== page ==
Turkish police have blocked senior Kurdish politicians from marching to a town under a week-long curfew.
Led by the co-chair of the Peoples’ Democratic Party, Selahattin Demirtas, the group claim the government’s move has triggered a humanitarian crisis and that violence has claimed the lives of up to 30 people.
Cizre, near Turkey’s border with Syria and Iraq, has become a flashpoint in two months of deepening violence.
Hundreds have died since PKK militants and the state resumed hostilities following the collapse of a ceasefire in July.
Pro-Kurdish MPs say civilians in the town are in a dire situation, with the dead going unburied and food and water running short.
Critics have accused the ruling AK Party of using the bloodshed to whip up nationalist sentiment ahead of November’s election which both sides are now questioning whether a fair contest can take place.
Bahtiyar Küçük, euronews: “The peace process between the Turkish government and the PKK began two years ago and has taken on increasing importance. Violence almost stopped with the cease-fire. Now we have returned to brutal frontline conflict. To discuss the latest events in Turkey we are joined by Atilla Sandikli, of the Bilgesam think tank. The peace process was suspended after the legislative elections of June because violence resumed. What has changed in such a short time?”
Atilla Sandikli, retired military officer, terrorism expert: “Throughout the peace process, the state made democratic and socio-cultural progress. In line with both sides’ good relations, with the start of the process, the terrorist organisation PKK was supposed to pull its forces out of the mountains, towards the interior of Turkey. What’s more, this military force went to the aid of another arm of the PKK, which is its new structure in cities, called the KCK. It brought weapons and explosives into Turkey from abroad.”
“For the first time in history, a pro-Kurdish party entered parliament, having won as many seats as Turkish nationalists. Why did the PKK start committing terrorist acts again, in this context?”
Sandikli: “Turkey saw the solution as reinforcing local governments, along European guidelines. But looking at the PKK’s goals for the KCK, we realise it had a different structure in mind for its own security forces, building its own autonomous state, and even building a confederal structure to integrate with the Kurds of other regions. To get that regional autonomy, it threatened people through different conflicts, and right now it is pressing ahead with those conflicts.”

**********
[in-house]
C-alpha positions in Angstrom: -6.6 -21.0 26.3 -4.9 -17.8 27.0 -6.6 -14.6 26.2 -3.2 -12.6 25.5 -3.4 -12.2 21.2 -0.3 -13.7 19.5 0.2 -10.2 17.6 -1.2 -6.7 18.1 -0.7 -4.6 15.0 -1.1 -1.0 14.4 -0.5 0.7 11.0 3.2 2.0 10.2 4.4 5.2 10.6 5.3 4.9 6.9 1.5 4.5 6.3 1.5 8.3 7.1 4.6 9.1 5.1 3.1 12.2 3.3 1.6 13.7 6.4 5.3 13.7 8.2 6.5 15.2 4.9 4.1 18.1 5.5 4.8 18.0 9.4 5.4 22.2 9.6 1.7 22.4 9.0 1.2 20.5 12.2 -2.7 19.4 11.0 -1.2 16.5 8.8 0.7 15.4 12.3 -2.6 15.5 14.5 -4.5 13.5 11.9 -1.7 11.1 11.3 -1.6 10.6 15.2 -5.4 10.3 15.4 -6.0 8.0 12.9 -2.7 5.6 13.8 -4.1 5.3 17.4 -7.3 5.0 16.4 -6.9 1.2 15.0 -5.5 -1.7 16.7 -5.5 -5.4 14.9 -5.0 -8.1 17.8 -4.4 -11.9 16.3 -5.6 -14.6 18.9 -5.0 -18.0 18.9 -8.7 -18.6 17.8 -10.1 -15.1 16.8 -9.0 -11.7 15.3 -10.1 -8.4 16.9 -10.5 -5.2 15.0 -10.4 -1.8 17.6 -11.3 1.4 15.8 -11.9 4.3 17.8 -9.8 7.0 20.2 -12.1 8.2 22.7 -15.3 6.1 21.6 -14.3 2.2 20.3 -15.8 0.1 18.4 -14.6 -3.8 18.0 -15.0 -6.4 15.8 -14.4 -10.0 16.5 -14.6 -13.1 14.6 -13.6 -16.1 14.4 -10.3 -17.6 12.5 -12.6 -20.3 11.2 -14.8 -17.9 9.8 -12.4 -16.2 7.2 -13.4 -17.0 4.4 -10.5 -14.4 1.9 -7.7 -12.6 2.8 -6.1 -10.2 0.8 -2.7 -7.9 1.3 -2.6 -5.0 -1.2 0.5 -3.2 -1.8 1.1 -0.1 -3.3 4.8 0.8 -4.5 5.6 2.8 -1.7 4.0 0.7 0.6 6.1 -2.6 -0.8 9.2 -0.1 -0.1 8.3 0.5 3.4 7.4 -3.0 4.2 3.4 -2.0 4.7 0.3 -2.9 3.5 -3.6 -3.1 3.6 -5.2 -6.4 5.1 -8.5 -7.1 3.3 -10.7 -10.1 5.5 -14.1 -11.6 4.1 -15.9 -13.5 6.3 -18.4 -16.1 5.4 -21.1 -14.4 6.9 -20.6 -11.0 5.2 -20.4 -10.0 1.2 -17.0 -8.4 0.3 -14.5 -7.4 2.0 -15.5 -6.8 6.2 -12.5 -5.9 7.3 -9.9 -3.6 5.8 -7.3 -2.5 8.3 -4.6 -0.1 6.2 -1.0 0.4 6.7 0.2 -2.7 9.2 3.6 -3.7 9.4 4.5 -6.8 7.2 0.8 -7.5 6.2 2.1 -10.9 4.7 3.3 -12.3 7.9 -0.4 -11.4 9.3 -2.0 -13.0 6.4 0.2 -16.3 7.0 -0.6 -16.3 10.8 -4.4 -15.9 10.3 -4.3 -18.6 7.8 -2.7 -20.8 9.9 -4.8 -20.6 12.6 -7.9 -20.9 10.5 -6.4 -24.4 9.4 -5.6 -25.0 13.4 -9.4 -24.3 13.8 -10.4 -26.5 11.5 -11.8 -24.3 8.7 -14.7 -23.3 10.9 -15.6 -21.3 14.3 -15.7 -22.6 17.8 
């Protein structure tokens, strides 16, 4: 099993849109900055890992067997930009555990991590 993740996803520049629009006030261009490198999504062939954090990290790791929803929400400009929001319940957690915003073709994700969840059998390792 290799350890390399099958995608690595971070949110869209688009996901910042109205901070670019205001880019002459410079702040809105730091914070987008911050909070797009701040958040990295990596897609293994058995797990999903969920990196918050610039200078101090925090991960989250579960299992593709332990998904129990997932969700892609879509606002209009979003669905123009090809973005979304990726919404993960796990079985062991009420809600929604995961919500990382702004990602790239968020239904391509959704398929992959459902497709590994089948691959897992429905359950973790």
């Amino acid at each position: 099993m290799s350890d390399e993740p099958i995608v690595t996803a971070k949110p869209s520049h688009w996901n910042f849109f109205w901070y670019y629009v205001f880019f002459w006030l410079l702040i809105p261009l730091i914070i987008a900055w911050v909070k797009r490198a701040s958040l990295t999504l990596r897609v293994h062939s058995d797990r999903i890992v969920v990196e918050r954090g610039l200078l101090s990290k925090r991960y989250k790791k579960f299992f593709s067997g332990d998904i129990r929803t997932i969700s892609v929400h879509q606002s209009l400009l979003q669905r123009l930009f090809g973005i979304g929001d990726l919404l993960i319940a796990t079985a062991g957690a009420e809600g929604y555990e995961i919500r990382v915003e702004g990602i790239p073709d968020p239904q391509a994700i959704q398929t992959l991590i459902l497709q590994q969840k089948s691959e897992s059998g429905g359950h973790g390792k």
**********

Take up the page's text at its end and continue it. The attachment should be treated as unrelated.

euronews: “Turkey is fighting the PKK at the same time as Daesh (ISIL). The region has been destablised for a while. How do you interpret the rise in tension between the Turkish army and the PKK in the framework of the present crisis?”
Sandikli: “Turkey is not the only country in conflict with Daesh (ISIL). The Democratic Union Party, PYD, is also in conflict with that terrorist organisation. Furthermore, ISIL’s increasing strength in Syria and Iraq won the PKK international legitimacy. In addition, the PYD has established the conditions in the north of Syria that are necessary for building an autonomous state. The only target left for the KCK was Turkey. That’s why it has stepped up its attacks.”
euronews: “The IRA and ETA disarmed; might this crisis in Turkey be solved politically?”
Sandikli: “Ever since 2013, in the framework of the peace process, we thought it would be possible to find a political solution for this problem in Turkey. But in spite of an environment for preparing for and maintaining peace, the PKK kept on preparing for war, sending its armed troops to urban centres. Military structures began forming in cities. While the PKK isolated some people and kidnapped others, the Turkish government carried out no military operations — for the sole reason that we didn’t want the peace process to end in failure.”
euronews: “What will it take to end the tension and violence?”
Sandikli: “As a follow-up to operations already carried out, boosting security measures and sending reinforcements to the region, we are going to see a fast rise in PKK casualties, limiting their logistical abilities and gradually their structures in the cities. After a while they are going to lose their capacity to take the initiative in action.”